Merlin Fanshaw Monthly Puzzle (first winner with the correct answer to this month’s Merlin Fanshaw Puzzle can claim as their prize either “Bronc Rider” OR “Quicksilver” Stan Lynde Pencil Drawing.
Go to www.stanlyndeauthor.com and click on the link to the Merlin Fanshaw Monthly Puzzle and test your skills against the questions that Stan prepares for this fun “in the know” quiz. Answers MUST be posted on his blog. Here is July 29th, 2012 Merlin quiz question:
Which of the Merlin Fanshaw novels are also available as audio books?
a. THE BODACIOUS KID, CARELESS CREEK, and SAVINGS MISS JULIE
b. MARSHAL OF MEDICINE LODGE and SUMMER SNOW
c. VENDETTA CANYON and TO KILL A COPPER KING
d. ALL OF THE ABOVEGood luck! The winner will be announced next month!
Just want to tell you that I was always a fan of Rick O'Shay. When the strip ended, it was like a death in the family. I have every one of the Merlin Fanshaw novels as well as Vigilanty Moon. I very much enjoyed them all. Now I am having the pleasure of introducing my little 7 year old grandson to Merlin. We just finished reading Careless Creek. (My copy of the Bodacious Kid was on loan when I decided that Colt might be old enough to enjoy having the series read to him.) We finished the last chapter of Careless Creek today and he is already eager to beging another. Thank you so much for the pleasure you have provided us. Wishing you the best.
To Kill a Copper King
5.0 out of 5 starsTakes you back in time....to the old west, December 18, 2010
By Wildplantdr - See all my reviews
This review is from: To Kill a Copper King: A Merlin Fanshaw Western Mystery (Paperback)
I bought the book because I had met the author who is a true gentleman and a native to Montana. This is not a genre I usually gravitate towards. I usually read technical books on healing and crafts, science fiction novels, and brain candy for women..romance.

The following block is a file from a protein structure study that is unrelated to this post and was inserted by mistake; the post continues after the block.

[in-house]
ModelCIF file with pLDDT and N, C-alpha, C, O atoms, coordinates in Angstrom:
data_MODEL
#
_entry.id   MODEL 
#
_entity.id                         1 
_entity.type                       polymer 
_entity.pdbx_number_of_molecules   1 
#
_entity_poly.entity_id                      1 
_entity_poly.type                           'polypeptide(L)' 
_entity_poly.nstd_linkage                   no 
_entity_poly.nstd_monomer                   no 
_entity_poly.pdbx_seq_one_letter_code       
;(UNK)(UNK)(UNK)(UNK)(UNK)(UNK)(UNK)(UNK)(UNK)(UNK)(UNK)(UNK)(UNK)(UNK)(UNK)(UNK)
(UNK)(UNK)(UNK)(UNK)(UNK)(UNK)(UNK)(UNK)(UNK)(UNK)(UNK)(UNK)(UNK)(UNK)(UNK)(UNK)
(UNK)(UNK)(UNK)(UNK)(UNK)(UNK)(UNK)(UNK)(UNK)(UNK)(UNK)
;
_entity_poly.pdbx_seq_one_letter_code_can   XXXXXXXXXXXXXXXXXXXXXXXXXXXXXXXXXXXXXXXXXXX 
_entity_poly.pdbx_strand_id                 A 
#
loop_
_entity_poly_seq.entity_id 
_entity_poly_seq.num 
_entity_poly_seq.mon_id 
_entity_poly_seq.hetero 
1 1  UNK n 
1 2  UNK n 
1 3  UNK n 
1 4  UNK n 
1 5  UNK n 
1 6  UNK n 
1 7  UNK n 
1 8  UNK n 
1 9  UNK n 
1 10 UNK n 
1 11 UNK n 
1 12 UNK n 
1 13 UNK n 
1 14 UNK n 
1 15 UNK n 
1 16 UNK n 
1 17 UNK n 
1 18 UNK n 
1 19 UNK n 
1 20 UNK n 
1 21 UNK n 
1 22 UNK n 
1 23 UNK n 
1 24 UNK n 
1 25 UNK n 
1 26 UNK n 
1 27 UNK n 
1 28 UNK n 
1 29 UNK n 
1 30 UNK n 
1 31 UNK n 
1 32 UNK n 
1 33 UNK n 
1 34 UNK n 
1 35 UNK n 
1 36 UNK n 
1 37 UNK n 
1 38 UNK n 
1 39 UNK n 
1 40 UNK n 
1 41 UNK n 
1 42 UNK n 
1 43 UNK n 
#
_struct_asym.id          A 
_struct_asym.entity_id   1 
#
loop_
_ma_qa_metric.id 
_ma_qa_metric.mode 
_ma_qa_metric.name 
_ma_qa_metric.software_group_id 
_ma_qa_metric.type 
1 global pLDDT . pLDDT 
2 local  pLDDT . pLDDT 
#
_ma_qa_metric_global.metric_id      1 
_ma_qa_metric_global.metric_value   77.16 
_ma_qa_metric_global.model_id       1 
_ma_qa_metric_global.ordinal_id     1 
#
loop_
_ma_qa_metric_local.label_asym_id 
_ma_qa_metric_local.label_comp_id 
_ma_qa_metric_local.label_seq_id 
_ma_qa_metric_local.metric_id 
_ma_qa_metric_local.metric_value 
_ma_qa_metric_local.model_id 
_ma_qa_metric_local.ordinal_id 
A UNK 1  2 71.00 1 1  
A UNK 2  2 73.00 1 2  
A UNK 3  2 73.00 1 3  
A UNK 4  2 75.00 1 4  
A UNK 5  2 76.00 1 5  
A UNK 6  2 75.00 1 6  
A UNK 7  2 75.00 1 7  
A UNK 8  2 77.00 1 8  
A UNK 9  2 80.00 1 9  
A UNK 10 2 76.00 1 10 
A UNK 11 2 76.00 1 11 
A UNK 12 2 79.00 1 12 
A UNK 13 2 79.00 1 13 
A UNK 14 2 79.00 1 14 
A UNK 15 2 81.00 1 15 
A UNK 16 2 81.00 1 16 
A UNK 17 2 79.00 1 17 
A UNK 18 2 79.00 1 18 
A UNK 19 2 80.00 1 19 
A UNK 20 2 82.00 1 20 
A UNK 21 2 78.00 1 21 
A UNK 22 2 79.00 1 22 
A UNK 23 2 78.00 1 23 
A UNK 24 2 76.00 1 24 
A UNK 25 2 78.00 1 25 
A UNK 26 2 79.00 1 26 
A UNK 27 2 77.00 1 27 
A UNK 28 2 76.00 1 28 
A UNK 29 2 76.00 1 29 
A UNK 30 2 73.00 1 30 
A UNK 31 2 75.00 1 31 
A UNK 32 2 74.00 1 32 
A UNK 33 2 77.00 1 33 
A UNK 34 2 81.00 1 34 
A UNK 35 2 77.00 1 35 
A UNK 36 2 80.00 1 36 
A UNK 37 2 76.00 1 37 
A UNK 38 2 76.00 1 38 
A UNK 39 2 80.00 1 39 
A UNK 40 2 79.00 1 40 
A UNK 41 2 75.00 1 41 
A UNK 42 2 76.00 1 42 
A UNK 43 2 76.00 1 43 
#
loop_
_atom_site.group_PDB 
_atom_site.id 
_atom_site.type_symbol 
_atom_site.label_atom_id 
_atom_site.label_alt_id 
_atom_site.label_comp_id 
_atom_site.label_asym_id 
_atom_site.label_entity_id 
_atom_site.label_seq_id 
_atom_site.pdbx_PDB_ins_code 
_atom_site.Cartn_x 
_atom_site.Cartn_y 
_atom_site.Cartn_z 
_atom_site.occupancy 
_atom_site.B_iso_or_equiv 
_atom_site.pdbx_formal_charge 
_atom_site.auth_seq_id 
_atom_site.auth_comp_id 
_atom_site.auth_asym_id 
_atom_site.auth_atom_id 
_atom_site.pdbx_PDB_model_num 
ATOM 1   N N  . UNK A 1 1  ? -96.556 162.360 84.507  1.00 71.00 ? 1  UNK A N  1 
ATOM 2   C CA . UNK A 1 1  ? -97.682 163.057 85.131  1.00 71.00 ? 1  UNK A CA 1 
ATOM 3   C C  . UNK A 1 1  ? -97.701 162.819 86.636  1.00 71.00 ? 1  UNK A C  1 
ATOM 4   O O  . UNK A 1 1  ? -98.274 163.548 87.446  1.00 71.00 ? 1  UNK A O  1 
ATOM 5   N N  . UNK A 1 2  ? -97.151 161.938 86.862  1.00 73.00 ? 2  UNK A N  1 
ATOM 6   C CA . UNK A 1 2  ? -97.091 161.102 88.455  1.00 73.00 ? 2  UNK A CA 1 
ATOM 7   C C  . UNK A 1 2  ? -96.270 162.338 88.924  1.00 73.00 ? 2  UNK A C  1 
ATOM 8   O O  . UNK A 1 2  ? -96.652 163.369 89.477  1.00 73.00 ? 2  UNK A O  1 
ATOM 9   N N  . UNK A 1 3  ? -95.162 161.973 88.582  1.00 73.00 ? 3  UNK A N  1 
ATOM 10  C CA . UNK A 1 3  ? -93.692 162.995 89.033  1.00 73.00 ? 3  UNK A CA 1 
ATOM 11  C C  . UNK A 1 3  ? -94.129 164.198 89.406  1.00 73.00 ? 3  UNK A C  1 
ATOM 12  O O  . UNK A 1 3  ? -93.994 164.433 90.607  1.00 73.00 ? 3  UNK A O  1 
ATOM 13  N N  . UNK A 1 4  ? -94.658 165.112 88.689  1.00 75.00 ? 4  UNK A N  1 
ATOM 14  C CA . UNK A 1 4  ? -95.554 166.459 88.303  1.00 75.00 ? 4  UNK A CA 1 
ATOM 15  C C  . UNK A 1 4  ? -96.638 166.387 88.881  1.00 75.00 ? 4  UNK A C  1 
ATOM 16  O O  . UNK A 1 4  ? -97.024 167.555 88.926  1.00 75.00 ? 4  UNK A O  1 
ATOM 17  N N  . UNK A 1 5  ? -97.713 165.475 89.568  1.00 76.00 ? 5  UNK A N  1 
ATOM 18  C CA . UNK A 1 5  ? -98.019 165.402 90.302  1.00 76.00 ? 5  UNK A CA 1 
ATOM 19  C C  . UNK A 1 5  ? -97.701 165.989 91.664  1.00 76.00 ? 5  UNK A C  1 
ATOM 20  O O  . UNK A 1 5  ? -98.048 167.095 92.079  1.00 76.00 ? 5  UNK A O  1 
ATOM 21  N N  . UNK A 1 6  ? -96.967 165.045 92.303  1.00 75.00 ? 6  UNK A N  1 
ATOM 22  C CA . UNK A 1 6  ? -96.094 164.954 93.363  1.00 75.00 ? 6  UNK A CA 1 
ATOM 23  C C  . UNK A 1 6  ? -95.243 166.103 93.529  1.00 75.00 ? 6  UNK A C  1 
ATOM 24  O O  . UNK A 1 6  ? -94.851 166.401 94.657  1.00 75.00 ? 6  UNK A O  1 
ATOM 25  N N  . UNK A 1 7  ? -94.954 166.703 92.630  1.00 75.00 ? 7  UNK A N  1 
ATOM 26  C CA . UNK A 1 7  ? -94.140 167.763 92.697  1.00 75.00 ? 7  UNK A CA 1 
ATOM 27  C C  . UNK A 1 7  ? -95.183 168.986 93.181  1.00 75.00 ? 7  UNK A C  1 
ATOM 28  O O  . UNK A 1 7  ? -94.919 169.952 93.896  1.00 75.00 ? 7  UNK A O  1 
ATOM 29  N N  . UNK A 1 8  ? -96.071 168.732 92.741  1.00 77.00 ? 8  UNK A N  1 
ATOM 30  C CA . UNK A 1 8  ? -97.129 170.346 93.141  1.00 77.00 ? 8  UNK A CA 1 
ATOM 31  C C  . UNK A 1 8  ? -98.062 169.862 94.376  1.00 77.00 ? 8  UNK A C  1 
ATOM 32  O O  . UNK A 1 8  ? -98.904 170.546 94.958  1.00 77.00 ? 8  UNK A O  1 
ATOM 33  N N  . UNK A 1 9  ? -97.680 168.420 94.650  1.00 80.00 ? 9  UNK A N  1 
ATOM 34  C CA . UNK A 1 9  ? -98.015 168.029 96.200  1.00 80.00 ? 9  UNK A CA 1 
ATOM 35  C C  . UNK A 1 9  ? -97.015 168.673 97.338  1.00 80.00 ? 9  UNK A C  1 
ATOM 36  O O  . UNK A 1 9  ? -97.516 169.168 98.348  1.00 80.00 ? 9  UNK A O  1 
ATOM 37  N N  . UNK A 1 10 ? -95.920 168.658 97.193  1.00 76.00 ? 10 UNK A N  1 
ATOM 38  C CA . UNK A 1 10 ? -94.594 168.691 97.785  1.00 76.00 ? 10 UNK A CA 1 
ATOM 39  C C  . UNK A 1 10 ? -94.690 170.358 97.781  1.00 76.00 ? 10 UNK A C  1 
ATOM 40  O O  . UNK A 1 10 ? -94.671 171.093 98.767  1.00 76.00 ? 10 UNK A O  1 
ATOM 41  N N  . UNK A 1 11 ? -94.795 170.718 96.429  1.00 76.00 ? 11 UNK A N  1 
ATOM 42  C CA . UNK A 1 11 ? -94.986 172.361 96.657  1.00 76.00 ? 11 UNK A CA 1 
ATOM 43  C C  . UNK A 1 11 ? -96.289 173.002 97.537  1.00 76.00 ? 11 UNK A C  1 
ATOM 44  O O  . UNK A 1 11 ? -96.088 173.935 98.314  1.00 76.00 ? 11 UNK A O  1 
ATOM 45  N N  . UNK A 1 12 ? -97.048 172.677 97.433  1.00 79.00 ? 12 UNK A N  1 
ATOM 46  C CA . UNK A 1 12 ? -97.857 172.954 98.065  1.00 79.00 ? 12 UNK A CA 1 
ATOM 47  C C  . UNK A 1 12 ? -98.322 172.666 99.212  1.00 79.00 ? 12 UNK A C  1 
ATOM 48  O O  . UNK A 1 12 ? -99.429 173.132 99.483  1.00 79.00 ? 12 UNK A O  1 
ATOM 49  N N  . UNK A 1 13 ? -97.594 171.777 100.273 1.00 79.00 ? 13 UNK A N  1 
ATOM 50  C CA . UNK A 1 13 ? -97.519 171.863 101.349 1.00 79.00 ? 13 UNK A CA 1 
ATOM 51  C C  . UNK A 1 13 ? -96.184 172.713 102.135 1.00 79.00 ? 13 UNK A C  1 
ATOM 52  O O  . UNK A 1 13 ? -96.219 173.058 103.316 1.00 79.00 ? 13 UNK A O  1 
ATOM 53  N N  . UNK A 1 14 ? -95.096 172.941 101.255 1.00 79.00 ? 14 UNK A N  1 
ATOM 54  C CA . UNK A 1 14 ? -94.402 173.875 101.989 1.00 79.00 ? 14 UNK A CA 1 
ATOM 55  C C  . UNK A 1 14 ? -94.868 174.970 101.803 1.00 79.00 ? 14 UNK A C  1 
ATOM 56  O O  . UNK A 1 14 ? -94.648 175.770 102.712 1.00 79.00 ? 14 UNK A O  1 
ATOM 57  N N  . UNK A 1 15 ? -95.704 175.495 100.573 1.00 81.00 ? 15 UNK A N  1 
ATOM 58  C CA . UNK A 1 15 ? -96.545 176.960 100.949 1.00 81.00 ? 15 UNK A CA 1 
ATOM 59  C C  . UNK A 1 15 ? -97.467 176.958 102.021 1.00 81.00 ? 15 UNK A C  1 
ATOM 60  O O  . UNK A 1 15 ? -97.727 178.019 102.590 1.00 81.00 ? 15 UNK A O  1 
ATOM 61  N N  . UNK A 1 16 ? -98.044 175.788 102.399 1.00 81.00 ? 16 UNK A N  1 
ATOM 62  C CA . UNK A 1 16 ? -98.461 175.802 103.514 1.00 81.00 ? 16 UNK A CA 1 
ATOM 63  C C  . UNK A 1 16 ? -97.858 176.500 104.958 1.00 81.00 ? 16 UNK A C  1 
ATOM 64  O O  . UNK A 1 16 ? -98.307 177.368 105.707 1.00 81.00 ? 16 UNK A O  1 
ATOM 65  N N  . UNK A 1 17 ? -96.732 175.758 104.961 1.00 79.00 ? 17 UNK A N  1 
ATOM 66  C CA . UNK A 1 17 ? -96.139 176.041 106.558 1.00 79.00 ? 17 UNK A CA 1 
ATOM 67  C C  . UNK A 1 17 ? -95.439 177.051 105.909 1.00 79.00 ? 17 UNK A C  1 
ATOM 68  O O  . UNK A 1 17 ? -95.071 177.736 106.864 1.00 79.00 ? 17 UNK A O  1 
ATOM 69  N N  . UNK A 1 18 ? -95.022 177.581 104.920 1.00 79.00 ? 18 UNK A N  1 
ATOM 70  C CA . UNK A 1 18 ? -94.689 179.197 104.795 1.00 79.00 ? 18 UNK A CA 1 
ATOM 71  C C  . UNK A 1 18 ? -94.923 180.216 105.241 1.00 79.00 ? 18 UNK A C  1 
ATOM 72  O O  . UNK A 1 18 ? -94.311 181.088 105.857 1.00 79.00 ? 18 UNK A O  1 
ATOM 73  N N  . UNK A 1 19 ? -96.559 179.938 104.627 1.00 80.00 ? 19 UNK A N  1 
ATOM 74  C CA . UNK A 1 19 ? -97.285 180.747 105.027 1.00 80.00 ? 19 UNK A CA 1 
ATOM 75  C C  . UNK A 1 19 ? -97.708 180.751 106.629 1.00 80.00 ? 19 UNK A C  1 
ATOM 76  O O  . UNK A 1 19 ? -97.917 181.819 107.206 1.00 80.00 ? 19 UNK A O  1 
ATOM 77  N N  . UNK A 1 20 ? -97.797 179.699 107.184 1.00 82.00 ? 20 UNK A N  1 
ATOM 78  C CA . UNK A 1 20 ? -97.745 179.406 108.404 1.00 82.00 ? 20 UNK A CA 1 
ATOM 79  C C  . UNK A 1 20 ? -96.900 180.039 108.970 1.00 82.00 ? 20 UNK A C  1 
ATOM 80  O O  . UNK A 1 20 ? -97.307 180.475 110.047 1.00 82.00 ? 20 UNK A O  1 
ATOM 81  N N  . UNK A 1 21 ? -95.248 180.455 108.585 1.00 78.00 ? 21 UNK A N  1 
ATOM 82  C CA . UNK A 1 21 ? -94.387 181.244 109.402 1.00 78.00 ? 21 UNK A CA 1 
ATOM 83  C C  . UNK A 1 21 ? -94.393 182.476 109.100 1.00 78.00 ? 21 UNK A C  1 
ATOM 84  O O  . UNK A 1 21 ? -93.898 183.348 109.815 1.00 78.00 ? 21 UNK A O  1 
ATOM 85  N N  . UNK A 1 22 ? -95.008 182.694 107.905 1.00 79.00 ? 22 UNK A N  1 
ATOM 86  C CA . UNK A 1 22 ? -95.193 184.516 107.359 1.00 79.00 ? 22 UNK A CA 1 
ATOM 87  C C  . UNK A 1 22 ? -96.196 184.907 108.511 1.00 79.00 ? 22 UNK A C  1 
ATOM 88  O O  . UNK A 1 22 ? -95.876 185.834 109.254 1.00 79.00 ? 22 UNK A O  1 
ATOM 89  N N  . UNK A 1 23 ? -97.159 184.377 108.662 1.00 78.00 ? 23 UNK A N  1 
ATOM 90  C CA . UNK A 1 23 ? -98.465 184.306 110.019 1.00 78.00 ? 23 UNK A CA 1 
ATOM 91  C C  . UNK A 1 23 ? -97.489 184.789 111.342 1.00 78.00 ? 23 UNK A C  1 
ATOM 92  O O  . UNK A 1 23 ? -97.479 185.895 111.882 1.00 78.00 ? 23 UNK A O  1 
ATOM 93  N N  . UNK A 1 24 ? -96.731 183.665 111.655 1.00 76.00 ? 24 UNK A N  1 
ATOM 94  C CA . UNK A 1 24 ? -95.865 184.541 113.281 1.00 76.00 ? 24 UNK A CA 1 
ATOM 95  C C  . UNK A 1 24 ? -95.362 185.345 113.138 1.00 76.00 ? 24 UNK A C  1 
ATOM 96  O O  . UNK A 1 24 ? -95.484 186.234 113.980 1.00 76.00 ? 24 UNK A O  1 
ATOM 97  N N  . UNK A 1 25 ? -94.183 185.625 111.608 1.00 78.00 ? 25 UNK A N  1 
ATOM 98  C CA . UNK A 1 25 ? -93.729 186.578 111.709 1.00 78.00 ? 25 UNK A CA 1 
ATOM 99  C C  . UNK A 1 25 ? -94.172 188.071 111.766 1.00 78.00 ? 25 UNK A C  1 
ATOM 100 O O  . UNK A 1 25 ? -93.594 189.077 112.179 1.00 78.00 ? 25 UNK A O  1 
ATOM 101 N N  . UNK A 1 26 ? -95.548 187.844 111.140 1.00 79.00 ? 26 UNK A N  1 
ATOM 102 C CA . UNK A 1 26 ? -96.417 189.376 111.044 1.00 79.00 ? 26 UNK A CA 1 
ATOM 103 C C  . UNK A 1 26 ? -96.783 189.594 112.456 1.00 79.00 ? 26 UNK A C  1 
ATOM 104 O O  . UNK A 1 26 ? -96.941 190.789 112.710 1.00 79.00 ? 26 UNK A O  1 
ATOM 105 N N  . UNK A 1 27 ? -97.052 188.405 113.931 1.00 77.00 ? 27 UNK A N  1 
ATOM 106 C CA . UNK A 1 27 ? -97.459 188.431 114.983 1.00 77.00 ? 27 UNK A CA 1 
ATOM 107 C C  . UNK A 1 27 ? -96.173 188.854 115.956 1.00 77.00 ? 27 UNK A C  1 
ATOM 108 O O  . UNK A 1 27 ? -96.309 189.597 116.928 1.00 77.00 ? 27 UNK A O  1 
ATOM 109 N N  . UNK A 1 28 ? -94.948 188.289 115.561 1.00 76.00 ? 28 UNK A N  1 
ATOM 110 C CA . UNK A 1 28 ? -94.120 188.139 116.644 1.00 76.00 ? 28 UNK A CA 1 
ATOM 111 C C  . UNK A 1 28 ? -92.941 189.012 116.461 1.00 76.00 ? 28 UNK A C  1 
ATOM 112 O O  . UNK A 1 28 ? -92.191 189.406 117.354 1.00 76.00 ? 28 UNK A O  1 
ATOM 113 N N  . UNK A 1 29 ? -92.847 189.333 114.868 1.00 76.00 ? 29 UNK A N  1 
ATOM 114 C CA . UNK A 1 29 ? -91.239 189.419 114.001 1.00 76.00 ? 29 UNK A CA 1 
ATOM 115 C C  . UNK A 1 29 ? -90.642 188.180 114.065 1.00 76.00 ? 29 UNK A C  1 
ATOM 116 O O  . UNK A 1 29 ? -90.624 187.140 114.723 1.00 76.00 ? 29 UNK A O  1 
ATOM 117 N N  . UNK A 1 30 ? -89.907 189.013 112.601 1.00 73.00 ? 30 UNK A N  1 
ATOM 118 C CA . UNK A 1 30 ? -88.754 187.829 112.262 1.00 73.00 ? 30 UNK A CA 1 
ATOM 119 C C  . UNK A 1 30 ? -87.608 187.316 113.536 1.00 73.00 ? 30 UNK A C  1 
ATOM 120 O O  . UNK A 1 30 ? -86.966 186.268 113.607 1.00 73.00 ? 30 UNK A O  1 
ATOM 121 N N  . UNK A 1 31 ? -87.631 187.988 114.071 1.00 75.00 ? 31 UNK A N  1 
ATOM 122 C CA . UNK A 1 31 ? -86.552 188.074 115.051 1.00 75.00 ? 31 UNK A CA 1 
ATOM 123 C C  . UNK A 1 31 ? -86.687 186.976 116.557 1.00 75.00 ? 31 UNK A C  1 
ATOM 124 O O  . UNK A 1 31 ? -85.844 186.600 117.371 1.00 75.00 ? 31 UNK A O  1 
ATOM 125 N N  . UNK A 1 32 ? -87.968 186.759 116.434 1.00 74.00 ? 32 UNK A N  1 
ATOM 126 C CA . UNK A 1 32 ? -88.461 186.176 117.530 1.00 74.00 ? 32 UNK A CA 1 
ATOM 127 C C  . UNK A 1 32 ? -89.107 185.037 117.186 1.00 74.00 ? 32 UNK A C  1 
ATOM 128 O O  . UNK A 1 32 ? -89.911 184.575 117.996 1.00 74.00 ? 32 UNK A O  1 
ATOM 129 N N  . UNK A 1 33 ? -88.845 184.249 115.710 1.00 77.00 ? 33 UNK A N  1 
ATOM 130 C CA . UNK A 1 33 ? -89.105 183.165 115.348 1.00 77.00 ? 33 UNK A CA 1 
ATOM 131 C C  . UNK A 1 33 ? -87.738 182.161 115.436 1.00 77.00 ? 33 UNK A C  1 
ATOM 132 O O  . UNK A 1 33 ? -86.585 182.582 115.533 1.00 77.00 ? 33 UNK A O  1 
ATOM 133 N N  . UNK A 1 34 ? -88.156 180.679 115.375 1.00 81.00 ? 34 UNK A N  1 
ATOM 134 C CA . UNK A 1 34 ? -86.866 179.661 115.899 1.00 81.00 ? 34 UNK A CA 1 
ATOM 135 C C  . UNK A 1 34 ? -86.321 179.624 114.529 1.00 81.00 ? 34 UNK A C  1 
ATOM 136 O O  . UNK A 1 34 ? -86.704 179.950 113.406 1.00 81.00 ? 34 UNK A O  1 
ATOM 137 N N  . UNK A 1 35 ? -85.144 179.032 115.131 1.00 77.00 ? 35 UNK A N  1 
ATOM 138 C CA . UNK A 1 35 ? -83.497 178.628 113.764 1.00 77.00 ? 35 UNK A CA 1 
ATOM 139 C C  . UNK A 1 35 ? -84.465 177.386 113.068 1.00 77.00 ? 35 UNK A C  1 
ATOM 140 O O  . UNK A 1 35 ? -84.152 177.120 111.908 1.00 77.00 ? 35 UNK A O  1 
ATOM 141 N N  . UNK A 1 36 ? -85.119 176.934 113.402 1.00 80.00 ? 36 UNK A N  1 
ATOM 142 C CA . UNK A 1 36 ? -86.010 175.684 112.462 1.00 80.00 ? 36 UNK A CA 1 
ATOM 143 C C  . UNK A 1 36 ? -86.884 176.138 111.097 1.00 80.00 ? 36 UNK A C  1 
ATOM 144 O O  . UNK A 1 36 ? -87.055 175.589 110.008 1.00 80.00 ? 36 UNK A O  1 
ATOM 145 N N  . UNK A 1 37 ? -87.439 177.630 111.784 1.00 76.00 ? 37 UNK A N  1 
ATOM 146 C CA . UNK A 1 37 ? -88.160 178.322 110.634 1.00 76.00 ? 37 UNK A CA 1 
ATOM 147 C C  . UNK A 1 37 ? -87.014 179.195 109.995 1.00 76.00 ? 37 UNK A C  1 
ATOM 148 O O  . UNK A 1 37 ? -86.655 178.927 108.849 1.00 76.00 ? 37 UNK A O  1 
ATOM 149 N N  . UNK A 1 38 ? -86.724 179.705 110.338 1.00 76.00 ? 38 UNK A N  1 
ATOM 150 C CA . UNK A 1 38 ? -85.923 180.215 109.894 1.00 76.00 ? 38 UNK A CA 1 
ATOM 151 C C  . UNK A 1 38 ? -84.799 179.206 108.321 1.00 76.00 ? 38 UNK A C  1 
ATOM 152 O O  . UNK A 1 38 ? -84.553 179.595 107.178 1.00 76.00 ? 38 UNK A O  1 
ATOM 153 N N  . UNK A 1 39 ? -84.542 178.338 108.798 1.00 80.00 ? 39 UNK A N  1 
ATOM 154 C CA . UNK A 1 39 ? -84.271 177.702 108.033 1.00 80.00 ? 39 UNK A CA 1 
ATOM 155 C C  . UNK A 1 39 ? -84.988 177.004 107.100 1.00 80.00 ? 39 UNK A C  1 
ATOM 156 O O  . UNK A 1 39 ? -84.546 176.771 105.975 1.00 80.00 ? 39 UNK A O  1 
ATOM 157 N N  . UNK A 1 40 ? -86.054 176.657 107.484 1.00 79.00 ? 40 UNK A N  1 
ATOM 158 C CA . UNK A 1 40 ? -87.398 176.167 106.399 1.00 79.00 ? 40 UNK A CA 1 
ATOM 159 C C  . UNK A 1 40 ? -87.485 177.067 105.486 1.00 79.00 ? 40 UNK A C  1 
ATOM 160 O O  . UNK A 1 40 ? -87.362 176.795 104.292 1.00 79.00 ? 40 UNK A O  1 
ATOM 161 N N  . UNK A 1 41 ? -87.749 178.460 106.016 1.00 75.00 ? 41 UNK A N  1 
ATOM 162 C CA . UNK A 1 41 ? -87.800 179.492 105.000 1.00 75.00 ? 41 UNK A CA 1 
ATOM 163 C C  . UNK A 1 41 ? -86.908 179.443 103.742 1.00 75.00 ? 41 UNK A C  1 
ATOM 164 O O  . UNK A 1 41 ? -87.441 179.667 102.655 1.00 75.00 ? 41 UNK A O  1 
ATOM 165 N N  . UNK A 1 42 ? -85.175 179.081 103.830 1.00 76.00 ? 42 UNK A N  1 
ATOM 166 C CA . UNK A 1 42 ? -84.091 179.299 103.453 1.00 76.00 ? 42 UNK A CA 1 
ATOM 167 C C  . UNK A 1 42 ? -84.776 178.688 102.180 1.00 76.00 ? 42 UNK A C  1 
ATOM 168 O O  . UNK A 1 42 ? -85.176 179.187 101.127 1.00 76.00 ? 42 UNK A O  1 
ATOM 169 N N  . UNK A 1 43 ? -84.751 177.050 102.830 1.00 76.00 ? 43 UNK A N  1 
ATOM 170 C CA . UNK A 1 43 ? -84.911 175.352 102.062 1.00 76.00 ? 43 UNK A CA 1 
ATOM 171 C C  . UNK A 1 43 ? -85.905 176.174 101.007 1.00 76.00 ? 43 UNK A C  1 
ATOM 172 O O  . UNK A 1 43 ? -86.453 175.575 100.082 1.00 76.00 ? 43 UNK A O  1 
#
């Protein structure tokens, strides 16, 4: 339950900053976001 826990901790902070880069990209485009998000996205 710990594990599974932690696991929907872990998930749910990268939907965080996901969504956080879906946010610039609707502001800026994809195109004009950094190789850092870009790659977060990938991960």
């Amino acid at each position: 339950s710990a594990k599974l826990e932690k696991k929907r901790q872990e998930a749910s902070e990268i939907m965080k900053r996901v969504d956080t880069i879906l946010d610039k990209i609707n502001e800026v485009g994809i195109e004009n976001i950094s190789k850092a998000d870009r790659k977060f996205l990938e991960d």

This was a very different choice. But as soon as I started reading, I was hooked. I was swept back to a time and place that I didn't even know I wanted to be. But I loved it. Butte MT 1888. I live in Montana, so the history and the depictions of real people who built and settled this great state was fascinating. I fell in love with the characters. Most especially the protaganist. A true man, not a superman, but a man of honor and flaws. Straight forward thinker, addlebrained when it comes to women, kind, smart, noble. I enjoyed being in his mind and seeing the world through his eyes.
Present time has gotten so fast, so complicated, not so straightforward, so entering the World that Stan Lynde has created, is kinda like a vacation. Like getting into a time machine and going to a simpler place where you take the time to get to know the people around you.
There is humor......Merlin Fanshaw says seriously funny things...., the mystery is mysterious...though as a female...it is always the relationships and the people that are the most interesting in the book.
And I highly recommend it whether you know you are a fan of the western novel, or have not yet delved into it.
I am off to get the first in this series now, cause I am hooked on Merlin.
This Sunday's Grass Roots Cartoon feature 07-29-12
Here is a small rendition of this Sunday's 07-29-12 Latigo cartoon. GGo to StanLyndeAuthor.com for the full treatment!Rövar Bob
Summer is whizzing by way too fast. Vacations, gardening, BBQ’s , heat wave, concerts in the park, mosquitoes and summer visitors! Until the end of August when we next publish the Cottonwood Clarion Newsletter, we wish you happy times, good health, pleasant memories and God’s richest blessings!
Stan Lynde's Cowboy Lore & Legend
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Stan and Lynda Lynde
296 Willowbrook Drive
Helena, MT 59602/span>
http://www.StanLynde.net/ or http://www.stanlyndeauthor.com/